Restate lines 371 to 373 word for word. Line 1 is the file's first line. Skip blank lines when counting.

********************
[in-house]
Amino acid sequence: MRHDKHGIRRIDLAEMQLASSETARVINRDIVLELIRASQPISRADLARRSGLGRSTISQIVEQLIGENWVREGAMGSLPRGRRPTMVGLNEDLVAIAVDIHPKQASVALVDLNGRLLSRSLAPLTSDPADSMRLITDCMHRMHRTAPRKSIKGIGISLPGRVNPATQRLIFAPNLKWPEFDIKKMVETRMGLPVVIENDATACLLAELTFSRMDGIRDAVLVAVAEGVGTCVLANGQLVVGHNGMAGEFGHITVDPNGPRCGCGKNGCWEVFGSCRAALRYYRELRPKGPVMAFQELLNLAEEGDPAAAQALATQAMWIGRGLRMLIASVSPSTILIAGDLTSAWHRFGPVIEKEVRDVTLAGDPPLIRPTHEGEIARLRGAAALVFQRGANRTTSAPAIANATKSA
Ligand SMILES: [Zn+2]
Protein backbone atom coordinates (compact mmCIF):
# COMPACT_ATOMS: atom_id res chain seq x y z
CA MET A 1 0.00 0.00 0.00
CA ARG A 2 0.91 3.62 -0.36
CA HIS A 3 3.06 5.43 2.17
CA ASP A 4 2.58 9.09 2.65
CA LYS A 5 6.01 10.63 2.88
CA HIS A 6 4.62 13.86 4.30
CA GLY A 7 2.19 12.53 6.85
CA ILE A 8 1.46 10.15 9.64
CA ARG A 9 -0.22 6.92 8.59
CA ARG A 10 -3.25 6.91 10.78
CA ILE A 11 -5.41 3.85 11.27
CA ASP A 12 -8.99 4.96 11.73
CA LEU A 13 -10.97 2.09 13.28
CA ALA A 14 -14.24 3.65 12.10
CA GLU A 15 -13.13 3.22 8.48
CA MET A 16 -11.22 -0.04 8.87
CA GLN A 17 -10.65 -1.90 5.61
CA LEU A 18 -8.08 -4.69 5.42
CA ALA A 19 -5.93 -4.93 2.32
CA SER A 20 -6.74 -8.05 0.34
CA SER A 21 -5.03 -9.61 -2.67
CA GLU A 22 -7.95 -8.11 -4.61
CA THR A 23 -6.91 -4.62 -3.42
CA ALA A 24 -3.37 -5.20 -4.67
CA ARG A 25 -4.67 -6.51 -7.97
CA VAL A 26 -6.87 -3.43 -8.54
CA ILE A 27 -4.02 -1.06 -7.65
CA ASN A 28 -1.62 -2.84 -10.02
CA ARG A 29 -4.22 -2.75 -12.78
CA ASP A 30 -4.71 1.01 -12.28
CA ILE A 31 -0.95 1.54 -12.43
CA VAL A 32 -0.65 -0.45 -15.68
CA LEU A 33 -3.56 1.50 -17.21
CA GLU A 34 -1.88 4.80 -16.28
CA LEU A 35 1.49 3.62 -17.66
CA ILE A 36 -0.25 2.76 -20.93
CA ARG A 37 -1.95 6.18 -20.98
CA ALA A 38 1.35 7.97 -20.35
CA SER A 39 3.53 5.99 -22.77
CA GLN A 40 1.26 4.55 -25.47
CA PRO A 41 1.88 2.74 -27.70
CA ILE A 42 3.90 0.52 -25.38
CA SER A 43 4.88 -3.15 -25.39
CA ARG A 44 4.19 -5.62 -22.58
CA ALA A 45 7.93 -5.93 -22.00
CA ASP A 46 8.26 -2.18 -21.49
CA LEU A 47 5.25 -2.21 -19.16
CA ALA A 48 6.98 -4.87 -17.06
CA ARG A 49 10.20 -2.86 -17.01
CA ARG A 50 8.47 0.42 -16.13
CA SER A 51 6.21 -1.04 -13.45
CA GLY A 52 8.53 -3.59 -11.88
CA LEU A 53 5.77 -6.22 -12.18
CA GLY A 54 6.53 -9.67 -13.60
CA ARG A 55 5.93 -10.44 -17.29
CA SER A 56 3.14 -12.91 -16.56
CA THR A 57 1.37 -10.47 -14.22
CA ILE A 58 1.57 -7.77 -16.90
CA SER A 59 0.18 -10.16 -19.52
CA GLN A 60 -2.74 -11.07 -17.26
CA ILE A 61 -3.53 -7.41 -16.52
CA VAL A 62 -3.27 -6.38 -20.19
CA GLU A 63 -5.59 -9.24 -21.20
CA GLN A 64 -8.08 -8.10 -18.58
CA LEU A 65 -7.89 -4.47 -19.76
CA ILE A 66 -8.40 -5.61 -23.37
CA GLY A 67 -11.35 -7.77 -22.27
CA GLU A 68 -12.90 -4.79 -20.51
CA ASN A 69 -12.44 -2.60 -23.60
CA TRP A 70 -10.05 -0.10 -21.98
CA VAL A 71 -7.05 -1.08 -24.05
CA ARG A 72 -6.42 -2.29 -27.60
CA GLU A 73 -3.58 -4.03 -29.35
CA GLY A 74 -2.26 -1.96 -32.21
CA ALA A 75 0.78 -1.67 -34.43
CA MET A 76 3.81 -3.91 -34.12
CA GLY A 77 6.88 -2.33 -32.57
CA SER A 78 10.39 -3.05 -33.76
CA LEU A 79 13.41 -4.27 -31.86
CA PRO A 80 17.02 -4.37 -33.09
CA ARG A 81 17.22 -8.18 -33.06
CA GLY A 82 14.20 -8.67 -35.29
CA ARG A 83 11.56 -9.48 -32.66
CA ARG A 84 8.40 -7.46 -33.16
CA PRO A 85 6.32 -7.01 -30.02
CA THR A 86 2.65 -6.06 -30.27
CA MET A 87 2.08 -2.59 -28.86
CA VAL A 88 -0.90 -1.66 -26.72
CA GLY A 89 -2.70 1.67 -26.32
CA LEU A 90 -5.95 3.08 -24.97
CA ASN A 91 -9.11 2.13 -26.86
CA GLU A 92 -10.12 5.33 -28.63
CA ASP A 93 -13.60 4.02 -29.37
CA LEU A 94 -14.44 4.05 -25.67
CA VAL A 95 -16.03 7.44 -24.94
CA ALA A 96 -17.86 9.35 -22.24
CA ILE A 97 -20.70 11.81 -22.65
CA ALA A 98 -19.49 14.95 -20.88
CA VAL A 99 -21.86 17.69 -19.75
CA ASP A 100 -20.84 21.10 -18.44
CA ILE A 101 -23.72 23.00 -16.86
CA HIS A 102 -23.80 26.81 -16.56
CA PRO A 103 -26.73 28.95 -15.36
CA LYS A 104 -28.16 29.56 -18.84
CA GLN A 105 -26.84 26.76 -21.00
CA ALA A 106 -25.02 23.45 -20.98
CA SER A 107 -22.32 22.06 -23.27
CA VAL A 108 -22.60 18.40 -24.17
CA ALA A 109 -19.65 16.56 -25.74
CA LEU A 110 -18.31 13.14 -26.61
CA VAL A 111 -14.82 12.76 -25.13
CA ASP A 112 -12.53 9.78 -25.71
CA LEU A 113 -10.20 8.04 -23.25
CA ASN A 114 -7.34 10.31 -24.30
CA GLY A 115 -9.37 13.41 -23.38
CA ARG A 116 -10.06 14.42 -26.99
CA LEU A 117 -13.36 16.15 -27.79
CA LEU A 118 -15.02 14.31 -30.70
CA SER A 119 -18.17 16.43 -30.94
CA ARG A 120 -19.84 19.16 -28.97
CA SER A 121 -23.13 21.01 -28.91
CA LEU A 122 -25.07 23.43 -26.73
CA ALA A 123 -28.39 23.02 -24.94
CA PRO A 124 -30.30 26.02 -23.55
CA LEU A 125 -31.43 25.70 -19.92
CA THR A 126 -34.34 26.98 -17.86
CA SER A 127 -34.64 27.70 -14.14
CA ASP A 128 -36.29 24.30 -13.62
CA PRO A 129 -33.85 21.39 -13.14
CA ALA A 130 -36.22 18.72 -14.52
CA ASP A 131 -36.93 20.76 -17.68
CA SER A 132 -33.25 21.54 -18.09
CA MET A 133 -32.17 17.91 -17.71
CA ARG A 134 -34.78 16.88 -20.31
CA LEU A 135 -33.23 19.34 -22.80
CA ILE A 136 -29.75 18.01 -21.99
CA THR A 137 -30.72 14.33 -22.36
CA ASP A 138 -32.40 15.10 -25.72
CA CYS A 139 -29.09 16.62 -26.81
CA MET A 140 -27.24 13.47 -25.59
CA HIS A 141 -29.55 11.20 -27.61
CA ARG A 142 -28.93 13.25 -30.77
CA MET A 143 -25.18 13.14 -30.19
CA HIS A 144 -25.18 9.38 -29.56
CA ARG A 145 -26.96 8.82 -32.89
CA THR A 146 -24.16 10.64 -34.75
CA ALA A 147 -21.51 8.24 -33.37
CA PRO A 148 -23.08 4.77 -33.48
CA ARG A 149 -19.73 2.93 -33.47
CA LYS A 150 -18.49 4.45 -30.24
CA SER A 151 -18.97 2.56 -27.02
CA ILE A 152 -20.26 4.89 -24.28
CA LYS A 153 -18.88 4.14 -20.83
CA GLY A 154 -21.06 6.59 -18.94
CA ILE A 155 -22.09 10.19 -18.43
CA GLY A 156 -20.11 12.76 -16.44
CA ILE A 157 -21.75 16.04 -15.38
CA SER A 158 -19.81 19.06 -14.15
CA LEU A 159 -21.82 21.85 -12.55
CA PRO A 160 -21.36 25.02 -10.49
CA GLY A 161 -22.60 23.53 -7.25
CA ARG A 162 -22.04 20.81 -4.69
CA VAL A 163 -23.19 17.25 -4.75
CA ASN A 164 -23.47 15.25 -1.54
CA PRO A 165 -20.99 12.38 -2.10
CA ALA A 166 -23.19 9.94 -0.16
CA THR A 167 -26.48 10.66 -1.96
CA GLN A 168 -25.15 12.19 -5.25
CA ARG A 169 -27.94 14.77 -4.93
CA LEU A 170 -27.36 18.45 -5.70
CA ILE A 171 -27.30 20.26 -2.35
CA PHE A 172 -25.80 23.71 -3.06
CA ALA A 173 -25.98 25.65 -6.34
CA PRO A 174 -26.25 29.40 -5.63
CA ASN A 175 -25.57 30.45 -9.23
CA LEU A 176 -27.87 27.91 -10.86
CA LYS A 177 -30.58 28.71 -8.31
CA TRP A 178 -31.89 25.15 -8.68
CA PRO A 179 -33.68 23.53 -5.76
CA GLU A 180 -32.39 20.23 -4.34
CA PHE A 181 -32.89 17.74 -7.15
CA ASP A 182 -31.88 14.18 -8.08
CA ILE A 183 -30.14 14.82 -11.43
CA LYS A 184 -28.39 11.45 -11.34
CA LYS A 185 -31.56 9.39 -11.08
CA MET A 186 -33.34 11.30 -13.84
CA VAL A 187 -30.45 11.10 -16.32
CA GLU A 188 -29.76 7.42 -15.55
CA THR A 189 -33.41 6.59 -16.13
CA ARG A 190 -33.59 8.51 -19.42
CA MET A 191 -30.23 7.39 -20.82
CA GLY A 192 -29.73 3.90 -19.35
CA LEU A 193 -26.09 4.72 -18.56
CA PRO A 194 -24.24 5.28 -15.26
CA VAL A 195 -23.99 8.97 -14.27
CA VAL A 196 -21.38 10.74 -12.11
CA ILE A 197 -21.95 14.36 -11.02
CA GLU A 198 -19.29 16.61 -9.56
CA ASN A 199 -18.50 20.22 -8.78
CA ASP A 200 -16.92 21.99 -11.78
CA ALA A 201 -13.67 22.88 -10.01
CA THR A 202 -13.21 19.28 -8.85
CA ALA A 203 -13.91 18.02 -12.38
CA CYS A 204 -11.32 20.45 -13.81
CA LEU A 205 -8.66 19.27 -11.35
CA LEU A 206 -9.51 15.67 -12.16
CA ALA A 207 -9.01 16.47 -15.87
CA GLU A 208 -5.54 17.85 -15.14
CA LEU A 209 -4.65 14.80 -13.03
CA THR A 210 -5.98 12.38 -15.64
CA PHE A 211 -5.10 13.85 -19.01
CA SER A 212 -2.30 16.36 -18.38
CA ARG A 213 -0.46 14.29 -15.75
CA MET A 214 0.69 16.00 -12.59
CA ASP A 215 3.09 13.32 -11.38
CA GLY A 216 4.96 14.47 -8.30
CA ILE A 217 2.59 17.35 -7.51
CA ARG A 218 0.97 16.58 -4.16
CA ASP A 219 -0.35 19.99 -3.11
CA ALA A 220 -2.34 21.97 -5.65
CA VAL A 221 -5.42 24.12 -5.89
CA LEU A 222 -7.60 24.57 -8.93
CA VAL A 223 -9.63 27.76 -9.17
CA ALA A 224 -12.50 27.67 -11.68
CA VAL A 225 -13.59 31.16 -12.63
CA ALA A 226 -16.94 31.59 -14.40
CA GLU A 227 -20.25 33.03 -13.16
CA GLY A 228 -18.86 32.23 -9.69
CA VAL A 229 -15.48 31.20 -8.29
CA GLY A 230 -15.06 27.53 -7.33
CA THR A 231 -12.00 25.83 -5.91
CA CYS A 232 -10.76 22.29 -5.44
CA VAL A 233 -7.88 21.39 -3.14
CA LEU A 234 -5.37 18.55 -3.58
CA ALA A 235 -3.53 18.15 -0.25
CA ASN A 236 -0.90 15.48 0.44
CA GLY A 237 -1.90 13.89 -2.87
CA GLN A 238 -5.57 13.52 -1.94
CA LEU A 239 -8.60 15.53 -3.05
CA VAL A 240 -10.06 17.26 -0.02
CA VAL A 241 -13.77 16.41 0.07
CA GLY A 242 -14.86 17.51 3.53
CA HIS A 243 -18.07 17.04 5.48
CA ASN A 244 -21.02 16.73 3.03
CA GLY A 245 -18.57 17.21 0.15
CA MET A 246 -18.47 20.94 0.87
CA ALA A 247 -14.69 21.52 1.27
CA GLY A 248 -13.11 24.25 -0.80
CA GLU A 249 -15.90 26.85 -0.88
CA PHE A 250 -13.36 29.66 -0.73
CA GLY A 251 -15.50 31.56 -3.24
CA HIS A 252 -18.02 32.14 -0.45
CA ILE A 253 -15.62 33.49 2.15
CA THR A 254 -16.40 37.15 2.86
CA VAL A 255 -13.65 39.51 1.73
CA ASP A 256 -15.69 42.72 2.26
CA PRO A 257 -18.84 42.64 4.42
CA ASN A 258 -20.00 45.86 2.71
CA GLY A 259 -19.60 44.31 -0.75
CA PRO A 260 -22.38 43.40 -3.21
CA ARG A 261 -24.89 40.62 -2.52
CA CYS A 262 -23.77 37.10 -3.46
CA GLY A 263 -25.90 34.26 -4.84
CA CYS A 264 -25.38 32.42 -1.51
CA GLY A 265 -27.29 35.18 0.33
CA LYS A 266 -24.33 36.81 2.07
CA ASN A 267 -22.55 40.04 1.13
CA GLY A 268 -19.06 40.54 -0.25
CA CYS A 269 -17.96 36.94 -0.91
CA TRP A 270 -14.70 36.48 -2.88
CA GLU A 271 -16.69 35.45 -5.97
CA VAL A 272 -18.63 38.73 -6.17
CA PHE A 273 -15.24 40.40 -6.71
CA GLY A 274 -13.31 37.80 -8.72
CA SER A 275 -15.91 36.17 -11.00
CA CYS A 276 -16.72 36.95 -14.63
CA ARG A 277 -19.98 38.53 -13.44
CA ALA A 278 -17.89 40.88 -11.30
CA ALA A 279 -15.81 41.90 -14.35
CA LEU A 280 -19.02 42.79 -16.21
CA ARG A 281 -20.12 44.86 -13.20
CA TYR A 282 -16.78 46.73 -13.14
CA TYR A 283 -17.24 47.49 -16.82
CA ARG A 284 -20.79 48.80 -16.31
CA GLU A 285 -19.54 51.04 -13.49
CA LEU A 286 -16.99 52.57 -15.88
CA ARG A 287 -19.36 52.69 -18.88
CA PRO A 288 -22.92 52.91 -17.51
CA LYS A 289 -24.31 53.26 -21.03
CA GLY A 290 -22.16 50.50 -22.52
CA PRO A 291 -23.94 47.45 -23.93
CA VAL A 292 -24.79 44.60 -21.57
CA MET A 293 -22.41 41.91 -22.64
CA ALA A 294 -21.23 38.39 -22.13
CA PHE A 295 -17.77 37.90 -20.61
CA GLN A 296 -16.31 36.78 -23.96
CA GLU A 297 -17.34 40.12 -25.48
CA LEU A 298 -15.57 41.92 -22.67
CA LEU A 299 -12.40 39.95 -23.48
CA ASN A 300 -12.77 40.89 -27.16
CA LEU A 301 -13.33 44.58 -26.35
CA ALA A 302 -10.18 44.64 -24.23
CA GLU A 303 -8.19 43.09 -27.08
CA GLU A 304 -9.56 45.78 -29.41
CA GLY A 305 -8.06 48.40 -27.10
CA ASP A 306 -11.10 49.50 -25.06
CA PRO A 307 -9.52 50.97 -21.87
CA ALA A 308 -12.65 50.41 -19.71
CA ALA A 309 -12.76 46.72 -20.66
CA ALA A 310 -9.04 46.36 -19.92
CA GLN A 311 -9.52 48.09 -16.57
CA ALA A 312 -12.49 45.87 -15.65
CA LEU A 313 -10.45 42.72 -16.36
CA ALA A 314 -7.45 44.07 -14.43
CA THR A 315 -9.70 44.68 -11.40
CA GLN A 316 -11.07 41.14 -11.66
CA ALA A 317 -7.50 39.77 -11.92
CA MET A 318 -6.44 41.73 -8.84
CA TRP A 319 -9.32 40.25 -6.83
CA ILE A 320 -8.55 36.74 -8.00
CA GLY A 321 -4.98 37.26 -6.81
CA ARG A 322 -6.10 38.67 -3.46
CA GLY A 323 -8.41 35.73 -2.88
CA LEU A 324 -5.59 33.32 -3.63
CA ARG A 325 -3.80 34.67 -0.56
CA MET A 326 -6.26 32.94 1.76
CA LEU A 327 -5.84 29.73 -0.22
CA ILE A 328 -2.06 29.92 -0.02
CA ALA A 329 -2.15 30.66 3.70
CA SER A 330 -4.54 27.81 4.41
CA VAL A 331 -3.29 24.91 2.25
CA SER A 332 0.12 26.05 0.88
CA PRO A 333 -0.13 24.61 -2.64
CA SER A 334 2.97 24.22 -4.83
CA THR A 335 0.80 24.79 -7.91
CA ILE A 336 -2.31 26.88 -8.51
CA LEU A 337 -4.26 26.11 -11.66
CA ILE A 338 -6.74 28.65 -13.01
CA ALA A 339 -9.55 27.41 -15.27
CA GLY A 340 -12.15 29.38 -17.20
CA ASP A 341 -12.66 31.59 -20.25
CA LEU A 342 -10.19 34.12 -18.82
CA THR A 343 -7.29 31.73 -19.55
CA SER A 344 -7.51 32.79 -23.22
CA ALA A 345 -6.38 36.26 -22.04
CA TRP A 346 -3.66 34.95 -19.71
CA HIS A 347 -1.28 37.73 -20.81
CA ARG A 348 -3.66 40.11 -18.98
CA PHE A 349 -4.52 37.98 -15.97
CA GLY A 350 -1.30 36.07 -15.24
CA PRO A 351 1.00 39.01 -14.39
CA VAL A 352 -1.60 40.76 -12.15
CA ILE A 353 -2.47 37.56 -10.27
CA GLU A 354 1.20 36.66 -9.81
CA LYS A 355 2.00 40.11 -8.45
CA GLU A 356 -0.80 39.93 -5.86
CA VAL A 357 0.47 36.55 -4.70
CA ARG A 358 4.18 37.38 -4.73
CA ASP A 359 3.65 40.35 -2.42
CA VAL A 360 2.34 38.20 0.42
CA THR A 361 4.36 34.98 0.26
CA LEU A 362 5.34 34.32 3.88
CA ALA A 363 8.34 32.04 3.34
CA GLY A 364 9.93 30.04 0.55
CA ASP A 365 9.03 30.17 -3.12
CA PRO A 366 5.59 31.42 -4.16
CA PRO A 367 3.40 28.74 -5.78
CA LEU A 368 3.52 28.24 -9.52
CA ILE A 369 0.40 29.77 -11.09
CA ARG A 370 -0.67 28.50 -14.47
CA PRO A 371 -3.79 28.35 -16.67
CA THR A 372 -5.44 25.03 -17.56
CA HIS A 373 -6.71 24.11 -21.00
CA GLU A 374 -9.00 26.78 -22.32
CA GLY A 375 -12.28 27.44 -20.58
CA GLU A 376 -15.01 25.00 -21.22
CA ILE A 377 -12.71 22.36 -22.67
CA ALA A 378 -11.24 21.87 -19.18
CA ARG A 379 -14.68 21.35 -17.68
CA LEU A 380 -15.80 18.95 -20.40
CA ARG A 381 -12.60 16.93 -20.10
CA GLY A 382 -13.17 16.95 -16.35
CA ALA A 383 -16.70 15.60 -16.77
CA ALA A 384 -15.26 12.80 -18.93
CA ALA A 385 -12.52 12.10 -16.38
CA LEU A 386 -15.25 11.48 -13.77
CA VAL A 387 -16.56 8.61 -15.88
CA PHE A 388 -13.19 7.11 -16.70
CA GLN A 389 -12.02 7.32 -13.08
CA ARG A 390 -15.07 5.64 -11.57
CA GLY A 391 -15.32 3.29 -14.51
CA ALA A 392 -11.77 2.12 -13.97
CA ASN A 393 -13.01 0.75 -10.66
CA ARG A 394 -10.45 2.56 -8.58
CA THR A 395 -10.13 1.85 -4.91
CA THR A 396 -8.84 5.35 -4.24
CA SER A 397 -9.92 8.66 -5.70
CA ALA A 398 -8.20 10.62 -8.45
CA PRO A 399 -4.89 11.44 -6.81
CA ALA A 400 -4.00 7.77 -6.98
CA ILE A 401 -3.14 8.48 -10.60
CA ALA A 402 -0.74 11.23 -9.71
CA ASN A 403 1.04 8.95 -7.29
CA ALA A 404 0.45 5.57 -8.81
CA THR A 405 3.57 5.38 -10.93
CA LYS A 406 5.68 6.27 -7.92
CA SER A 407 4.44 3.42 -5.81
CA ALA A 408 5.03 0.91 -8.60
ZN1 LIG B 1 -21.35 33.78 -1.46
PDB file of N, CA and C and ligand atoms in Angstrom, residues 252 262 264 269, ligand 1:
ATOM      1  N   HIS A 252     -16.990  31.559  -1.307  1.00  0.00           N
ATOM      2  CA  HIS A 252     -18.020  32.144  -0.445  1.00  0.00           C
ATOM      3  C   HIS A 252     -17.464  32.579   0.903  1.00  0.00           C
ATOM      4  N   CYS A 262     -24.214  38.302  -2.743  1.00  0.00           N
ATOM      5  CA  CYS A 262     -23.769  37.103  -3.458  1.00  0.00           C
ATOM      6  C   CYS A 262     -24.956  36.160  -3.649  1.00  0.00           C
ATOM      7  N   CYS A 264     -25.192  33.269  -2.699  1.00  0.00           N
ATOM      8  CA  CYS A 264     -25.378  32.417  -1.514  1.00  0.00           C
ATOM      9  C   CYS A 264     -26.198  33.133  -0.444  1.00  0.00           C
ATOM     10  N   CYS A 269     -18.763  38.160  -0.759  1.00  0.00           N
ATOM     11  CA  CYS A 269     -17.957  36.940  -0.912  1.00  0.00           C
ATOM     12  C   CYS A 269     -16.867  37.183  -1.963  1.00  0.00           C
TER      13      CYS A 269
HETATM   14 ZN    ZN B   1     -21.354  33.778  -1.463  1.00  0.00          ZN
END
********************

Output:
CA PRO A 366 5.59 31.42 -4.16
CA PRO A 367 3.40 28.74 -5.78
CA LEU A 368 3.52 28.24 -9.52